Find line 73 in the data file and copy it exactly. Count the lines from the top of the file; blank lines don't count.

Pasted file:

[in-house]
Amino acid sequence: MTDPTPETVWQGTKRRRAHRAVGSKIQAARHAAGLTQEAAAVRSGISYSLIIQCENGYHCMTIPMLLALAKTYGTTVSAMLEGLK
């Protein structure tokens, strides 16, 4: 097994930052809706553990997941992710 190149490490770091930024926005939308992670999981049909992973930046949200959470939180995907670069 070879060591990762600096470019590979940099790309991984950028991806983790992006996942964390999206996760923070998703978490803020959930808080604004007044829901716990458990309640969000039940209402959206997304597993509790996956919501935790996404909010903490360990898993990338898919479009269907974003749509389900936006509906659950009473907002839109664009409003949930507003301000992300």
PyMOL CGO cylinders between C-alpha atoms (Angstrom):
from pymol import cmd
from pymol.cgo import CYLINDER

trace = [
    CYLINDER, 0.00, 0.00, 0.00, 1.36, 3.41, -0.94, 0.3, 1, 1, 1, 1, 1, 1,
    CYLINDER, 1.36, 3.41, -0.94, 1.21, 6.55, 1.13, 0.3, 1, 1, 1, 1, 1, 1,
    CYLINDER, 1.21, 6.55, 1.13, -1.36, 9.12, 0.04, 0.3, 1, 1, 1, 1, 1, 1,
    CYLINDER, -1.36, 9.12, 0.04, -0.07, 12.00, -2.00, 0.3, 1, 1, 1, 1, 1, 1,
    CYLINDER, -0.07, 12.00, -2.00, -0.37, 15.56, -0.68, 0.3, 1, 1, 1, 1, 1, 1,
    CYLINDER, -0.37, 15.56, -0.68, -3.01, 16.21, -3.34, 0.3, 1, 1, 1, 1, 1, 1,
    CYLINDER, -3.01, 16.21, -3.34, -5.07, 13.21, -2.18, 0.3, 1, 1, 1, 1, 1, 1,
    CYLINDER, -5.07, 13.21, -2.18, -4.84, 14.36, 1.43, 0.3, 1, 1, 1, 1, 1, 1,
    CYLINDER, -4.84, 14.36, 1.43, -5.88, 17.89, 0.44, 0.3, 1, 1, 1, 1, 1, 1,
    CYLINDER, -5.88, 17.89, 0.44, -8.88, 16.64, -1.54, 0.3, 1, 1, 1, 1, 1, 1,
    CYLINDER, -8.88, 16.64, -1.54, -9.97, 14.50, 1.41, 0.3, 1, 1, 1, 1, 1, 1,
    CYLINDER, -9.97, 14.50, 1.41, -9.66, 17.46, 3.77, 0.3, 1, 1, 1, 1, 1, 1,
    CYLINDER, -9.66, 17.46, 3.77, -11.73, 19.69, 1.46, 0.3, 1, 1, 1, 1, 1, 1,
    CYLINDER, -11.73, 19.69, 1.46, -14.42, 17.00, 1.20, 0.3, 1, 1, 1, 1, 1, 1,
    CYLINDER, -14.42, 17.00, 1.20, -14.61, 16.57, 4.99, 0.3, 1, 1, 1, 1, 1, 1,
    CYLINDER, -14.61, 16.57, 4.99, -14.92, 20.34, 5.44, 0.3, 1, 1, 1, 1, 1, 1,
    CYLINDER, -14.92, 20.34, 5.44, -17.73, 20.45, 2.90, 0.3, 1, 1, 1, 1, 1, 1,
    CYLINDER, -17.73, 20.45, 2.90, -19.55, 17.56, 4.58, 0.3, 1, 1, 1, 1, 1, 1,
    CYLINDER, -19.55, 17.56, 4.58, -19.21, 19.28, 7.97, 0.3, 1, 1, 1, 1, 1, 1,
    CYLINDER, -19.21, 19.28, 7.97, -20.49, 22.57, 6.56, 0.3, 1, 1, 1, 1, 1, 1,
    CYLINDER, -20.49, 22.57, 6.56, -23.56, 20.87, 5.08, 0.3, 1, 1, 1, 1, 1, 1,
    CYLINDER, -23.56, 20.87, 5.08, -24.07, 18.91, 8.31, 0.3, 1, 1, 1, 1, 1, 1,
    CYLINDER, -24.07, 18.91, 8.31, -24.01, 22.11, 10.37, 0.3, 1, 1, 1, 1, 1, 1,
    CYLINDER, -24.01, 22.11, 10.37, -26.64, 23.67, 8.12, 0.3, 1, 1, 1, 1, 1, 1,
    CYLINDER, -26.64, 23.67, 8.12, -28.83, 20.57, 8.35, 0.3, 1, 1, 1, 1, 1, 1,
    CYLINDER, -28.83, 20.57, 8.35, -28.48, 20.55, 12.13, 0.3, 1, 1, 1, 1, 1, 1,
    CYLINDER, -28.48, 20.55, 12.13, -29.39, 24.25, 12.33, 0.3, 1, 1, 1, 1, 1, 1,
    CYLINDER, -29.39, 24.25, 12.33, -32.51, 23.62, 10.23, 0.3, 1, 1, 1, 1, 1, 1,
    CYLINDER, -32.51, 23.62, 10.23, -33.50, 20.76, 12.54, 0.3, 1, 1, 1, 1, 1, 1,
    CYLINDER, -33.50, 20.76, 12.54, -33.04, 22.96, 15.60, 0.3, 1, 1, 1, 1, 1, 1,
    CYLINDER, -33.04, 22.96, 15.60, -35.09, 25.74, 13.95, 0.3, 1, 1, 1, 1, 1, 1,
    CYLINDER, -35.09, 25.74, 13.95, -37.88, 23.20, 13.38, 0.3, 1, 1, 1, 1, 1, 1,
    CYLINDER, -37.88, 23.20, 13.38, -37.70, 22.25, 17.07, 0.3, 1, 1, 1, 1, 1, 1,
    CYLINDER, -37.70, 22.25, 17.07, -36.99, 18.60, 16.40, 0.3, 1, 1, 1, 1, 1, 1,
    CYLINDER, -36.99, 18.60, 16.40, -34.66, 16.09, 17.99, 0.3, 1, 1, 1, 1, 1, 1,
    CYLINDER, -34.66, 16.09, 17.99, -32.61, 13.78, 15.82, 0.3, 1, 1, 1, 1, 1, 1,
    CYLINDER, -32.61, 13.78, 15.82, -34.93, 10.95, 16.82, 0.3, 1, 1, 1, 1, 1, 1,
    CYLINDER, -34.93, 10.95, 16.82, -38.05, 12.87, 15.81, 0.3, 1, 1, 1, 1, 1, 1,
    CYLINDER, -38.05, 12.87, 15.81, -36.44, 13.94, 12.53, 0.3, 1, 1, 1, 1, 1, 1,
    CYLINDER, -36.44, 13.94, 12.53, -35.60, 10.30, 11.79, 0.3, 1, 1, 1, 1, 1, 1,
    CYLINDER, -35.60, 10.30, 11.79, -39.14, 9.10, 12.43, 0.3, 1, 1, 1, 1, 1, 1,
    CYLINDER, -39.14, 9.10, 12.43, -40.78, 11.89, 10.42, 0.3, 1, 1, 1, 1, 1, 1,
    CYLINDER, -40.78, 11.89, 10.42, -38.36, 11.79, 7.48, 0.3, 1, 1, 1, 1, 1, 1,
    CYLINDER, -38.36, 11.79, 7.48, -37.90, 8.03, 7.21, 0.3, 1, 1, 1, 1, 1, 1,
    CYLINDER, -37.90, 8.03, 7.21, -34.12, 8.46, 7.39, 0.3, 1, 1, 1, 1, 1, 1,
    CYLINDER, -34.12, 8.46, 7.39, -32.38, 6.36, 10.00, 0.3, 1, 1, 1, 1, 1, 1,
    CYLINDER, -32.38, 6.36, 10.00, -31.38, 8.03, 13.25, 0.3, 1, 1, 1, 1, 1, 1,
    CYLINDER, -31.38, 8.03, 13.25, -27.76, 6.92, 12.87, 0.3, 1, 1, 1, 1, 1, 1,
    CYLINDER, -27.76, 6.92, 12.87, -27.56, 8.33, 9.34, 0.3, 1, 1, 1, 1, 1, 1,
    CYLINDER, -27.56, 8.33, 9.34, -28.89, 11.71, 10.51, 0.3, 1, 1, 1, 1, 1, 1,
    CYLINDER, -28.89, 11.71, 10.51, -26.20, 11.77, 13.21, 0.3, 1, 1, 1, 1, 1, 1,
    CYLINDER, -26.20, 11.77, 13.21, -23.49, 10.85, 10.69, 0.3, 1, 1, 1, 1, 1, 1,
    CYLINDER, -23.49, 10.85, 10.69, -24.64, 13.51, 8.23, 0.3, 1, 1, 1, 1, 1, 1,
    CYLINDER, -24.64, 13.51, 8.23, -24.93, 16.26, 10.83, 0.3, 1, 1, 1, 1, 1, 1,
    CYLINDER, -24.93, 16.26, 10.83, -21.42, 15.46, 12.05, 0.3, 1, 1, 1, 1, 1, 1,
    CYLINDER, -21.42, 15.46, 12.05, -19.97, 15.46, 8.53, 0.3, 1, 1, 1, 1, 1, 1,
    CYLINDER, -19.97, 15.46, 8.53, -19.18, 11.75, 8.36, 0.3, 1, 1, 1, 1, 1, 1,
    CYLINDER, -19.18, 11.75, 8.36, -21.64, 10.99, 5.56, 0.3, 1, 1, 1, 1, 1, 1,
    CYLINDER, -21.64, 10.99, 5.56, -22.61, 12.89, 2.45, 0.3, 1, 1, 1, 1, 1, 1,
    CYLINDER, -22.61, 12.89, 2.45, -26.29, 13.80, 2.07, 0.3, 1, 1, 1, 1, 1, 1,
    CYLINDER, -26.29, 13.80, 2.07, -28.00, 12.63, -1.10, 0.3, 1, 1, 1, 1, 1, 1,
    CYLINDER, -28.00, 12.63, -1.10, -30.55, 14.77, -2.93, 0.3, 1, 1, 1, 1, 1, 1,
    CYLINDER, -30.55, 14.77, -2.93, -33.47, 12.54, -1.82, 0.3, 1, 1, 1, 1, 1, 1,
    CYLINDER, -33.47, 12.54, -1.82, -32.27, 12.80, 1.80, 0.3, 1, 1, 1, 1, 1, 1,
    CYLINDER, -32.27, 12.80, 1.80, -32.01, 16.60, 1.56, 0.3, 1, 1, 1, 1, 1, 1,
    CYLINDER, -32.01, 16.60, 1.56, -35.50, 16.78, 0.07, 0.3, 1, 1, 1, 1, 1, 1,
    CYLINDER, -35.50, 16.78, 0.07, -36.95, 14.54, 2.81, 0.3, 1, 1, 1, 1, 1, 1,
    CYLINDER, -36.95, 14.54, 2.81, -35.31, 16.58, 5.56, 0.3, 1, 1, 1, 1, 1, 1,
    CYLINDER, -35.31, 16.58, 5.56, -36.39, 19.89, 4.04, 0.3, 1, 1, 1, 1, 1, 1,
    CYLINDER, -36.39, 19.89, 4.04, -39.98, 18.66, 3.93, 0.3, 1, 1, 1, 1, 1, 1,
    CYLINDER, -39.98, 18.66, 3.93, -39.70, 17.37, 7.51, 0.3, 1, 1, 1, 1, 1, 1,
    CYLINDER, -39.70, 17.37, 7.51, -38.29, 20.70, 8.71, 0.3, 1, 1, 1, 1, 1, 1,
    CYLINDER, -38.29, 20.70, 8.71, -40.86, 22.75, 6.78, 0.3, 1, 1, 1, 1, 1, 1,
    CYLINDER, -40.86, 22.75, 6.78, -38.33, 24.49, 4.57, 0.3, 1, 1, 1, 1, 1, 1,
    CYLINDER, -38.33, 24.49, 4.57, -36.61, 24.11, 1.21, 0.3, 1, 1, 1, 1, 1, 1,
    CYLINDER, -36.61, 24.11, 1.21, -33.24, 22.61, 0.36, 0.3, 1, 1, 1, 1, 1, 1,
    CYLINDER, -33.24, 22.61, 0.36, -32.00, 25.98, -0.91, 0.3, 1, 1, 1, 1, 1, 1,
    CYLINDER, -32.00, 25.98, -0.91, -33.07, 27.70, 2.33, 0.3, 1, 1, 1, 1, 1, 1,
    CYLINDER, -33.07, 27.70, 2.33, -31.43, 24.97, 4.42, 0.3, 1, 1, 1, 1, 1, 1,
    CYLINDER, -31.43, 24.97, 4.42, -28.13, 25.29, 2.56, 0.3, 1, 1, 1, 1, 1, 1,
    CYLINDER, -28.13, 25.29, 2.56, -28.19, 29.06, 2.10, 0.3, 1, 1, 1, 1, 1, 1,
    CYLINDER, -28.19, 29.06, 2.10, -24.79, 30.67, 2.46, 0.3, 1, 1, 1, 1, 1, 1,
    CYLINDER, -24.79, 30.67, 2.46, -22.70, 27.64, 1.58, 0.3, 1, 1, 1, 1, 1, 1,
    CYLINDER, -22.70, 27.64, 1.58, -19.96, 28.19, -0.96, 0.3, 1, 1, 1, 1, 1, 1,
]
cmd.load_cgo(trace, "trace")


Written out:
    CYLINDER, -32.01, 16.60, 1.56, -35.50, 16.78, 0.07, 0.3, 1, 1, 1, 1, 1, 1,